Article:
Black Woman Who Looks White Reveals The Shocking Things White People Tell Her
A Black woman who looks white has opened up about racism and the horrible things ‘white people feel safe’ telling her.
Both of Miriam Zinter’s parents are Black, and both have white ancestors. As a result of those recessive white genes, she was born with very light skin, blue eyes and wavy, light hair.
Only a few weekends ago, she was gardening when a neighbour questioned the Black Lives Matter sign in her front garden. ‘This isn’t the first time I’ve had to have this conversation. Encounters like this have been going on for a very long time for me,’ she said.
In a new piece for the HuffPost, Zinter talks about her experience as a Black woman who presents as a white woman. ‘Why do you have a Black Lives Matter sign on your front lawn when all those people do is kill each other?’ the neighbour asked her. ‘You know I’m Black, right?’ she replied.
An ‘uncomfortable conversation about racism’ quickly followed after he learned both her parents are Black, explaining her father’s struggles growing up and even as a veteran.
‘And I told him how Black Lives Matter calls attention to the fact that Black people are considered less than white people ― and that needs to stop. I also told him if people don’t understand that Black lives matter, Black people will continue to be murdered by the police and denied opportunities by the establishment,’ Zinter wrote.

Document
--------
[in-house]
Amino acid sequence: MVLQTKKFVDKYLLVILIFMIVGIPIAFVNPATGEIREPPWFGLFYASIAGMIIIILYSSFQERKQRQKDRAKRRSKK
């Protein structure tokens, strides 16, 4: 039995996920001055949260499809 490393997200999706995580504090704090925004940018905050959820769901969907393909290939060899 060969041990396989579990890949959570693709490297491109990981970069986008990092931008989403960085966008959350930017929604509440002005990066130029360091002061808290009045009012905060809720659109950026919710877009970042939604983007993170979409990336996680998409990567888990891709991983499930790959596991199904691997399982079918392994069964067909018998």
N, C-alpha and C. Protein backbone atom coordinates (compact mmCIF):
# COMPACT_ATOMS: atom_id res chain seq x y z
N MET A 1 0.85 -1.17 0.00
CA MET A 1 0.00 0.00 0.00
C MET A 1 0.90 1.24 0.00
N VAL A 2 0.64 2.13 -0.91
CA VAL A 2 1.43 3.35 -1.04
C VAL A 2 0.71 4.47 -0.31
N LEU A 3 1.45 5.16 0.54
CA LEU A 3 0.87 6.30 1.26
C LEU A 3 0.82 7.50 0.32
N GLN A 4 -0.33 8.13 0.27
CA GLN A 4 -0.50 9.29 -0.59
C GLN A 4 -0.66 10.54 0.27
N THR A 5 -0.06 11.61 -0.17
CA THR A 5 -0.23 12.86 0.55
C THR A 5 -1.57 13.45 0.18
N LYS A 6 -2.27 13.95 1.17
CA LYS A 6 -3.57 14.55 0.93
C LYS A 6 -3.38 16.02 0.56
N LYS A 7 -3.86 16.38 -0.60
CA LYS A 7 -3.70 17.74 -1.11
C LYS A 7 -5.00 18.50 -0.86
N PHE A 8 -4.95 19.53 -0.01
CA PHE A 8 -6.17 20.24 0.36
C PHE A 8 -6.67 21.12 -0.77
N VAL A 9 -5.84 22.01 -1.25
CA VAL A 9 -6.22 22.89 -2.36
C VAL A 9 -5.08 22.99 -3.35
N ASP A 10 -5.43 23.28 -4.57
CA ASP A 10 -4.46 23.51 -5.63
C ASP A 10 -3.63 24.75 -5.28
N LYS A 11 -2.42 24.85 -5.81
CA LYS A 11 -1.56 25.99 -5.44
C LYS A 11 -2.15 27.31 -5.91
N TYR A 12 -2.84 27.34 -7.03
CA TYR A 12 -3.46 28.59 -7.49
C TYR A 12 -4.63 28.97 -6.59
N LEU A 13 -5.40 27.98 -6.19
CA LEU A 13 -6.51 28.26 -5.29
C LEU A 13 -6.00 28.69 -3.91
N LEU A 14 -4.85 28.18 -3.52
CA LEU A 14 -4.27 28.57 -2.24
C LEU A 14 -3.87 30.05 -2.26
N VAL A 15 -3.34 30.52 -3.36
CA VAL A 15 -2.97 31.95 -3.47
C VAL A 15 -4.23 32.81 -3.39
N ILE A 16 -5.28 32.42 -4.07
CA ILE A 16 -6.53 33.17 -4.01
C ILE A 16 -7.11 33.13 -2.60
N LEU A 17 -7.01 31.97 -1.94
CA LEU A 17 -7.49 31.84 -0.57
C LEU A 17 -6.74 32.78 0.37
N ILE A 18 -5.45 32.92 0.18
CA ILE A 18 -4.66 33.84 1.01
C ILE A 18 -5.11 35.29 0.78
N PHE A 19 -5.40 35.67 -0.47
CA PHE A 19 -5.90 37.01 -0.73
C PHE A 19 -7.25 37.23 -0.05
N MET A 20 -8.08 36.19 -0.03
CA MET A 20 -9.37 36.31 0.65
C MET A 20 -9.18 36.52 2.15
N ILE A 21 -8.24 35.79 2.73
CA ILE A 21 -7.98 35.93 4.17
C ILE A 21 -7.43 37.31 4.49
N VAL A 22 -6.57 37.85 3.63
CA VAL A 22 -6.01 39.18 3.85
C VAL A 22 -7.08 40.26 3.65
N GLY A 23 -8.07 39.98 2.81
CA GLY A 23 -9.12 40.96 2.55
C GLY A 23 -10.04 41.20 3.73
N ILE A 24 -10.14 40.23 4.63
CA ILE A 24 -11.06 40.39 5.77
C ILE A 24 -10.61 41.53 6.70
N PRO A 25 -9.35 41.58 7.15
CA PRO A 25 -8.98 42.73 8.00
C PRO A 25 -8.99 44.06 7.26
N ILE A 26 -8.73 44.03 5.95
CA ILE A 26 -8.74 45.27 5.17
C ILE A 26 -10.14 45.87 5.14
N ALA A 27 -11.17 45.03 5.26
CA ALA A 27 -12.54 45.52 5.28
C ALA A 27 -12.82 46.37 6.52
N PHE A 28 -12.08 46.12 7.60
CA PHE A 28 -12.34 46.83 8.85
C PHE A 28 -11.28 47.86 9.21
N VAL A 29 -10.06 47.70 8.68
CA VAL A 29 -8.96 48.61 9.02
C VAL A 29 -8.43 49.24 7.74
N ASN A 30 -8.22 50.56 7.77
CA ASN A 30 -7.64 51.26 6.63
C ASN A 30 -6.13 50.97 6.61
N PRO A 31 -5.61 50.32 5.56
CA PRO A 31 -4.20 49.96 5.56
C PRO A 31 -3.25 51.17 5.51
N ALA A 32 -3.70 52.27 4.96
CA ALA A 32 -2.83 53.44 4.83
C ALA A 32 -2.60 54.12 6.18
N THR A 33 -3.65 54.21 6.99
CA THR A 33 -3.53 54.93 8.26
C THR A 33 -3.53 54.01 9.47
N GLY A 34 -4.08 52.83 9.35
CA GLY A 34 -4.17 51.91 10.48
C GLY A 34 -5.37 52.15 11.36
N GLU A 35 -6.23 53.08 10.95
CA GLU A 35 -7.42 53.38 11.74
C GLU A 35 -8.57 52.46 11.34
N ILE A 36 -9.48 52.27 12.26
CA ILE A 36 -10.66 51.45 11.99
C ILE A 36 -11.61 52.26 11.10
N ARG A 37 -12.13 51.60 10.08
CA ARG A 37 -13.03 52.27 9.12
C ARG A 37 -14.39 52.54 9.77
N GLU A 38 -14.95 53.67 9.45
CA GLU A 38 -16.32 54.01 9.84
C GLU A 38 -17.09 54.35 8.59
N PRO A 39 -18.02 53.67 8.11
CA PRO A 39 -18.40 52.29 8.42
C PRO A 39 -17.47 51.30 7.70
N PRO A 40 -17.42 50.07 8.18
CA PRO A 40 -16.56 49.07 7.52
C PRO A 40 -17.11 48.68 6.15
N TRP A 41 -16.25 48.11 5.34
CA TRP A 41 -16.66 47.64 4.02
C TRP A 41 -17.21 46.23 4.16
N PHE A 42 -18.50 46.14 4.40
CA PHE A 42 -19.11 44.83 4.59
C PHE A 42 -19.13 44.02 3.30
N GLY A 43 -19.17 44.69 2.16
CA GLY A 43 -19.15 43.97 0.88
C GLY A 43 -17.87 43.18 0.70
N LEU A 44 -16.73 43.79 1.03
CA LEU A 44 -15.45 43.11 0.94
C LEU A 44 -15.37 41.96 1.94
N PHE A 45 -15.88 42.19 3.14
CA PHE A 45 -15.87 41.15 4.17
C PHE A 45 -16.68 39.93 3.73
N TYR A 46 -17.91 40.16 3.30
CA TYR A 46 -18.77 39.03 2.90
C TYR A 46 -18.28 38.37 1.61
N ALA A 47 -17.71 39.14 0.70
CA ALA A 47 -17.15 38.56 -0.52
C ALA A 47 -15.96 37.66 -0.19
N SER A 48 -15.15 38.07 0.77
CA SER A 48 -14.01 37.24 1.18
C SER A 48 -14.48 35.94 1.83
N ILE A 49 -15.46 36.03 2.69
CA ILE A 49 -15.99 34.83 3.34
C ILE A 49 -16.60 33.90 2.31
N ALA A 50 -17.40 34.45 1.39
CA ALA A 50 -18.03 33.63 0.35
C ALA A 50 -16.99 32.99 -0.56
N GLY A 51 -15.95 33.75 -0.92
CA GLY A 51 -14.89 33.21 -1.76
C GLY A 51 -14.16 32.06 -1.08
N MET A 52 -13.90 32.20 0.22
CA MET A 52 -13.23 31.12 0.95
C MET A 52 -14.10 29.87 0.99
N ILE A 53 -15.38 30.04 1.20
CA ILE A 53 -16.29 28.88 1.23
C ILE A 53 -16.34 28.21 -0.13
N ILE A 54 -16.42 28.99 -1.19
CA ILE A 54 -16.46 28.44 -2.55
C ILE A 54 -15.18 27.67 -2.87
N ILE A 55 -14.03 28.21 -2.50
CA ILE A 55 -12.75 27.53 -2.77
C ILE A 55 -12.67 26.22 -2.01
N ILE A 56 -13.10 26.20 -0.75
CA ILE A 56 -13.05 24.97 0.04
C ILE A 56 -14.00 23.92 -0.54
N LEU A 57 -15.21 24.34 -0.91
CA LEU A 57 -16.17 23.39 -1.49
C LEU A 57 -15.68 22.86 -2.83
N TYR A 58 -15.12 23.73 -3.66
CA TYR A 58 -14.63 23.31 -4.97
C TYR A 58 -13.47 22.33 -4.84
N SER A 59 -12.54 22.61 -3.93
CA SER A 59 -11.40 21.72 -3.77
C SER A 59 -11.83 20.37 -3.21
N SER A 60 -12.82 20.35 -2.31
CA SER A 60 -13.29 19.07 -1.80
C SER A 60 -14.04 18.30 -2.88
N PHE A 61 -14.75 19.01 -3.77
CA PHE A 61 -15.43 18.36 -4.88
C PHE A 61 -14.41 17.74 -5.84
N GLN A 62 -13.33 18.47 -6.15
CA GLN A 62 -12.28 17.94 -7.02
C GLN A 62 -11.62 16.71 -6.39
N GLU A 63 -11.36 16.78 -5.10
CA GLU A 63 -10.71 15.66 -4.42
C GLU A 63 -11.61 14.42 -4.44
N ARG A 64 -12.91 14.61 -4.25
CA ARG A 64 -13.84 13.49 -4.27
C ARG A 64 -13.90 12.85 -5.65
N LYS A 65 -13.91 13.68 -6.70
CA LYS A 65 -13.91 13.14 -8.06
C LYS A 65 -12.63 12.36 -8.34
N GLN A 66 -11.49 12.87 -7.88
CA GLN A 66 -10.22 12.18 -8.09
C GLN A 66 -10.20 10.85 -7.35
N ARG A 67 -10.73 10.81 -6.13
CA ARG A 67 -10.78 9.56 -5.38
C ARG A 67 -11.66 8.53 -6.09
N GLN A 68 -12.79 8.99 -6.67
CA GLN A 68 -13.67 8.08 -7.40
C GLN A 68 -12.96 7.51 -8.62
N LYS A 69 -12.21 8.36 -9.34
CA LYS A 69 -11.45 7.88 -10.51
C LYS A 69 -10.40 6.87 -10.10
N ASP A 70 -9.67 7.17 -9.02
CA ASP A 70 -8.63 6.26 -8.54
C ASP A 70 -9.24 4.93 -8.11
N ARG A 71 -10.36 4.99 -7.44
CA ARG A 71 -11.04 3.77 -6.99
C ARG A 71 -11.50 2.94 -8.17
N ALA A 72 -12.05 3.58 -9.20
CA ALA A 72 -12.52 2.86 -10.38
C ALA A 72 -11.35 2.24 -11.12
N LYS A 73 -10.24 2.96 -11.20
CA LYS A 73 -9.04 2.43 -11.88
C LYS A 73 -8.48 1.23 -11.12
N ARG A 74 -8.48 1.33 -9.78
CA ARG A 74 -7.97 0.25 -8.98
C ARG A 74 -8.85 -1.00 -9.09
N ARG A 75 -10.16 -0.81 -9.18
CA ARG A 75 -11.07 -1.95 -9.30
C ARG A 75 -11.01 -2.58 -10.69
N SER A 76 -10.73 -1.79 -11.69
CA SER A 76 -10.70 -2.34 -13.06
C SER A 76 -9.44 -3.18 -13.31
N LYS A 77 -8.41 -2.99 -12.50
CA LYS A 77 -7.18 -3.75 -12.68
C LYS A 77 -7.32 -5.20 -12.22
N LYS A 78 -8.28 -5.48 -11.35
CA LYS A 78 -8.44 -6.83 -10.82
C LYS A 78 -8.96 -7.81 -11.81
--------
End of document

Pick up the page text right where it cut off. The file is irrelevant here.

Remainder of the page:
Before Zinter went to kindergarten, her parents spoke to her ‘about being Black in a world run by white people, where white people make the rules. In order to survive, let alone thrive, you need to know you are Black and know what that means, even if you present as white’.
‘My kindergarten teacher did not feel it was appropriate for a Black child to learn and play with white children. She left me inside the classroom on my own while the other students played. I stood by the window and cried. My parents complained to the principal – a child of Italian immigrants – and he stepped in,’ she continued.
Later in life, when she was in middle school, she recounted a number of troubling instances: a history teacher taught students how to really insult Black people; and a student coming dressed as a klansman for Halloween, even bringing a noose.
‘White people think I am white too, and therefore feel safe saying all kinds of horrible things they might not say publicly. I’ve had people tell me it ‘disgusts’ them to see interracial couples. They’ve told me they don’t understand why Black neighbourhoods look so ‘ghetto’ and that Black people are ‘animals’ or ‘thugs’,’ she wrote.
‘Many of these people are educated, and hold jobs or positions that give them some form of power or influence over Black people. They are doctors, judges, lawyers, social workers and politicians. That’s frightening.’
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